Beyond the classic mochi, this article from Huffington Post shows how to use mochi (the dough) in conventional sweets: brownies, cakes, cookies, donuts, ice cream and ice pops.

    How trending is mochi? Check this website of baby names.

      

    Comments off

    TIP OF THE DAY: Struffoli, An Italian Christmas Tradition

    Struffoli Candied Fruit

    Struffoli Wreath

    Struffoli Cornucopia

    Frying Stuffoli

    Croque Em Bouche

    1000 Italian Recipes Book

    [1] A mound of struffoli, the traditional shape, from Linda’s Italian Table. It can be cut into slices, or for a party, put on the buffet so everyone can pick off what they like. [2] A loose wreath style from Il Cuori In Pentola. [3] A cornucopia shape, called Cornucopia di Sfoglia in Italian. It’s decorated with chocolate foil coins, by Oggi Cucino Cosi. [4] Frying the dough at My Spice Sage. If you can fry, you can make struffoli. [5] Croque em bouche, a special occasion treat in France, is often served instead of wedding cake. These smaller versions are decorated for the holidays by François Payard Bakery in New York City. [6] The recipes in this book include one for struffoli, reprinted below. You can see the recipes for any of these photos by clicking their links.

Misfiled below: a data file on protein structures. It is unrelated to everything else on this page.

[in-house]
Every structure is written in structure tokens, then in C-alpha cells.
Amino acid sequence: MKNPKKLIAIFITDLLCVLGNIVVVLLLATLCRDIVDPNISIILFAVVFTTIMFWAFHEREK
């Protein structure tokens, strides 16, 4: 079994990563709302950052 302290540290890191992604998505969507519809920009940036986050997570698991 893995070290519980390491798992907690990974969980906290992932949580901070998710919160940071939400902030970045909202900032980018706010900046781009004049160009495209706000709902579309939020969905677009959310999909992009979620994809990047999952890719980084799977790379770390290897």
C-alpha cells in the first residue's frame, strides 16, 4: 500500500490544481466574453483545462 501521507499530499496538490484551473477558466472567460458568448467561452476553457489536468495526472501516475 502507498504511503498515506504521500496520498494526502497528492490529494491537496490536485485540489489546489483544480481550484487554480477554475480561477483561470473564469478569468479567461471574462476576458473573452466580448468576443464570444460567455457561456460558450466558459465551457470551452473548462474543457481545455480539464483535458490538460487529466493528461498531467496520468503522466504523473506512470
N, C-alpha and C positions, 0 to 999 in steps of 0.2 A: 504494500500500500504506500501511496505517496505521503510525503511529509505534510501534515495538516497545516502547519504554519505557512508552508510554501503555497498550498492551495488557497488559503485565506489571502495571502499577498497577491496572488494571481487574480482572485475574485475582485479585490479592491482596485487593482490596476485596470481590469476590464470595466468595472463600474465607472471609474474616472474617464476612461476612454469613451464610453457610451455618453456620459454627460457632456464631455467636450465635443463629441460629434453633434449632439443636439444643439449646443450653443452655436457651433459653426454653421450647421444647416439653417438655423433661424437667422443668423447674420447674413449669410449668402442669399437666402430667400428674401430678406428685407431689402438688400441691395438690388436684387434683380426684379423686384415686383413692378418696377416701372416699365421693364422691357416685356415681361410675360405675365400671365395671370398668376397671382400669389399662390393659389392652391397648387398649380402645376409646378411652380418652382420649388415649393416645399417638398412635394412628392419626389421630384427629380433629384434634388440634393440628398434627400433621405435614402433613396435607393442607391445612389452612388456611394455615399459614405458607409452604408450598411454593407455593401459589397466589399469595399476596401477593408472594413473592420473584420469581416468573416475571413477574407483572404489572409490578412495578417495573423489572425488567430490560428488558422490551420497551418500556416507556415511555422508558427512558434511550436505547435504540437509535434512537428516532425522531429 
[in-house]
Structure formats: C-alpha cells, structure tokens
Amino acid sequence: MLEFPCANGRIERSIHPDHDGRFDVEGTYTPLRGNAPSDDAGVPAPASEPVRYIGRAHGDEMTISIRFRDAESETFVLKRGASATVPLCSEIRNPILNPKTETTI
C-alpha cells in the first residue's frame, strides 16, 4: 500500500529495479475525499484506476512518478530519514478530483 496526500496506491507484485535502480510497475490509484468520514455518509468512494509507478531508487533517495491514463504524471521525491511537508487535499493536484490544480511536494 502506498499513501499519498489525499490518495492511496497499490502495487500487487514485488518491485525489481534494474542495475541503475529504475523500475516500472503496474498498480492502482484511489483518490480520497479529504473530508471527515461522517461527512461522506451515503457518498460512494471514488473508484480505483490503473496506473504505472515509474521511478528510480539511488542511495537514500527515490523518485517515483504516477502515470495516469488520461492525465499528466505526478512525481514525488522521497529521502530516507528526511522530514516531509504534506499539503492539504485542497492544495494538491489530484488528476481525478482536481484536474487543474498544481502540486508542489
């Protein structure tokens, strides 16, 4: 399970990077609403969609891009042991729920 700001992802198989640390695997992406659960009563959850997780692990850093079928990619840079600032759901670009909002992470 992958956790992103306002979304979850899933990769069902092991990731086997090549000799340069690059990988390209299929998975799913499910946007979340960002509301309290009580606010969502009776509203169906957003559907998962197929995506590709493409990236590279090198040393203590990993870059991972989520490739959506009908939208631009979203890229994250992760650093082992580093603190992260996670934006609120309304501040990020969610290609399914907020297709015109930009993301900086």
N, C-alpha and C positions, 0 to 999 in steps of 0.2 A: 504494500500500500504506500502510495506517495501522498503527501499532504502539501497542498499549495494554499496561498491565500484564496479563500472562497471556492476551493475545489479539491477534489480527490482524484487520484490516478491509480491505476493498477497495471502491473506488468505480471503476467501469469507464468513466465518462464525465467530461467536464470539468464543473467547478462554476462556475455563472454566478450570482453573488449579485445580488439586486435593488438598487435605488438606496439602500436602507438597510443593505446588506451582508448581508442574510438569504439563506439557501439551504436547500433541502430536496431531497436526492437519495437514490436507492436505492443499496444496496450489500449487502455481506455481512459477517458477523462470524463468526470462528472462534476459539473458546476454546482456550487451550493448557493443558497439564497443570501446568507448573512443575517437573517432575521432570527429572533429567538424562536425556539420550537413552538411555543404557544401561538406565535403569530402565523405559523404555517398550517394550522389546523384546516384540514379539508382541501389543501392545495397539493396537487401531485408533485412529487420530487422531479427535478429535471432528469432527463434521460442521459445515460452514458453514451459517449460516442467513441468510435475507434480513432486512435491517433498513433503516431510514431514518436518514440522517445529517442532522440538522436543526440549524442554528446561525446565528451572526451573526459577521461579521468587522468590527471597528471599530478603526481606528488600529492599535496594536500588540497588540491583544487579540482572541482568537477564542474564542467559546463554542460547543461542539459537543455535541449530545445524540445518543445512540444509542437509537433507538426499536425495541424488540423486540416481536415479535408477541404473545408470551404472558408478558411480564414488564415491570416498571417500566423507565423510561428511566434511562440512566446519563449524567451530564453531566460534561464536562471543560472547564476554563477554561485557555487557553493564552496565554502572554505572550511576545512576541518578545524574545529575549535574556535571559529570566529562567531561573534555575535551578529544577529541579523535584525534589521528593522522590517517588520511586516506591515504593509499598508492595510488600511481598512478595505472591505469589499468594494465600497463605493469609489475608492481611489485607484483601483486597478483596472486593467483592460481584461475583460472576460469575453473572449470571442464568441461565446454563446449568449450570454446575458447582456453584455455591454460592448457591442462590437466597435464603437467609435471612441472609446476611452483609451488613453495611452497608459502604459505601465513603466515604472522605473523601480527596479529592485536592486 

How about a holiday baking project for family and friends?

    If you don’t have your own holiday baking tradition like Christmas cookies, gingerbread people or spritz cookies, how about struffoli?